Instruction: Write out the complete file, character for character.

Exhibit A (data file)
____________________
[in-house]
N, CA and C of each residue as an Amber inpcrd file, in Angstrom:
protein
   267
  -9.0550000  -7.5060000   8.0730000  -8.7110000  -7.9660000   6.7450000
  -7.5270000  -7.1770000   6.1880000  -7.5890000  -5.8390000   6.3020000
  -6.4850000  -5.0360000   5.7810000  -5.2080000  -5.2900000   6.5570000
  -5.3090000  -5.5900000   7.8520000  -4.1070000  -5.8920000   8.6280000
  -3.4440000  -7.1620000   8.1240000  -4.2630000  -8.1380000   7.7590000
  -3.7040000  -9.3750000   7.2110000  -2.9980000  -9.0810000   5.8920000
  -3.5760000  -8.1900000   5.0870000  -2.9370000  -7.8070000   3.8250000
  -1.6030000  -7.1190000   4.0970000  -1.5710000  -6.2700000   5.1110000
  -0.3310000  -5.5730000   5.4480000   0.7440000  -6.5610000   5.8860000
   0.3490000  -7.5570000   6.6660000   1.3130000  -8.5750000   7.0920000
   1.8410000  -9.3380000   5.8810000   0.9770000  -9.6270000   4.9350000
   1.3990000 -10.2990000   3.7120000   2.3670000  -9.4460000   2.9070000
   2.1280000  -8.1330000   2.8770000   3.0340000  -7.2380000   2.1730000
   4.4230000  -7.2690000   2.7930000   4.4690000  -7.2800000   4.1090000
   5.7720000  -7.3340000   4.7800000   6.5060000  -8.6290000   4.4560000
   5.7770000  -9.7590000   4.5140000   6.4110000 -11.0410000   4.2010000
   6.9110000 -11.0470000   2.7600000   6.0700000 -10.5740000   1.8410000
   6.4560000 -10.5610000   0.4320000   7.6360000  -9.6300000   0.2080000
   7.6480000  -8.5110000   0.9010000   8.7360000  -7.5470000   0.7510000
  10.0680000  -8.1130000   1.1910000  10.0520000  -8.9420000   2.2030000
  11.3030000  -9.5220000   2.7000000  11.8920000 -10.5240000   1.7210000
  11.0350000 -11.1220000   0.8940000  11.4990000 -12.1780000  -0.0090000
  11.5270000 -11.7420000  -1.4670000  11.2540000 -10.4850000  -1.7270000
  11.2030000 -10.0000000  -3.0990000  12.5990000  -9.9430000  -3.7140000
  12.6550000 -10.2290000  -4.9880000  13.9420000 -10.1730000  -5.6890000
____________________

[in-house]
N, CA and C of each residue as an Amber inpcrd file, in Angstrom:
protein
   267
  -9.0550000  -7.5060000   8.0730000  -8.7110000  -7.9660000   6.7450000
  -7.5270000  -7.1770000   6.1880000  -7.5890000  -5.8390000   6.3020000
  -6.4850000  -5.0360000   5.7810000  -5.2080000  -5.2900000   6.5570000
  -5.3090000  -5.5900000   7.8520000  -4.1070000  -5.8920000   8.6280000
  -3.4440000  -7.1620000   8.1240000  -4.2630000  -8.1380000   7.7590000
  -3.7040000  -9.3750000   7.2110000  -2.9980000  -9.0810000   5.8920000
  -3.5760000  -8.1900000   5.0870000  -2.9370000  -7.8070000   3.8250000
  -1.6030000  -7.1190000   4.0970000  -1.5710000  -6.2700000   5.1110000
  -0.3310000  -5.5730000   5.4480000   0.7440000  -6.5610000   5.8860000
   0.3490000  -7.5570000   6.6660000   1.3130000  -8.5750000   7.0920000
   1.8410000  -9.3380000   5.8810000   0.9770000  -9.6270000   4.9350000
   1.3990000 -10.2990000   3.7120000   2.3670000  -9.4460000   2.9070000
   2.1280000  -8.1330000   2.8770000   3.0340000  -7.2380000   2.1730000
   4.4230000  -7.2690000   2.7930000   4.4690000  -7.2800000   4.1090000
   5.7720000  -7.3340000   4.7800000   6.5060000  -8.6290000   4.4560000
   5.7770000  -9.7590000   4.5140000   6.4110000 -11.0410000   4.2010000
   6.9110000 -11.0470000   2.7600000   6.0700000 -10.5740000   1.8410000
   6.4560000 -10.5610000   0.4320000   7.6360000  -9.6300000   0.2080000
   7.6480000  -8.5110000   0.9010000   8.7360000  -7.5470000   0.7510000
  10.0680000  -8.1130000   1.1910000  10.0520000  -8.9420000   2.2030000
  11.3030000  -9.5220000   2.7000000  11.8920000 -10.5240000   1.7210000
  11.0350000 -11.1220000   0.8940000  11.4990000 -12.1780000  -0.0090000
  11.5270000 -11.7420000  -1.4670000  11.2540000 -10.4850000  -1.7270000
  11.2030000 -10.0000000  -3.0990000  12.5990000  -9.9430000  -3.7140000
  12.6550000 -10.2290000  -4.9880000  13.9420000 -10.1730000  -5.6890000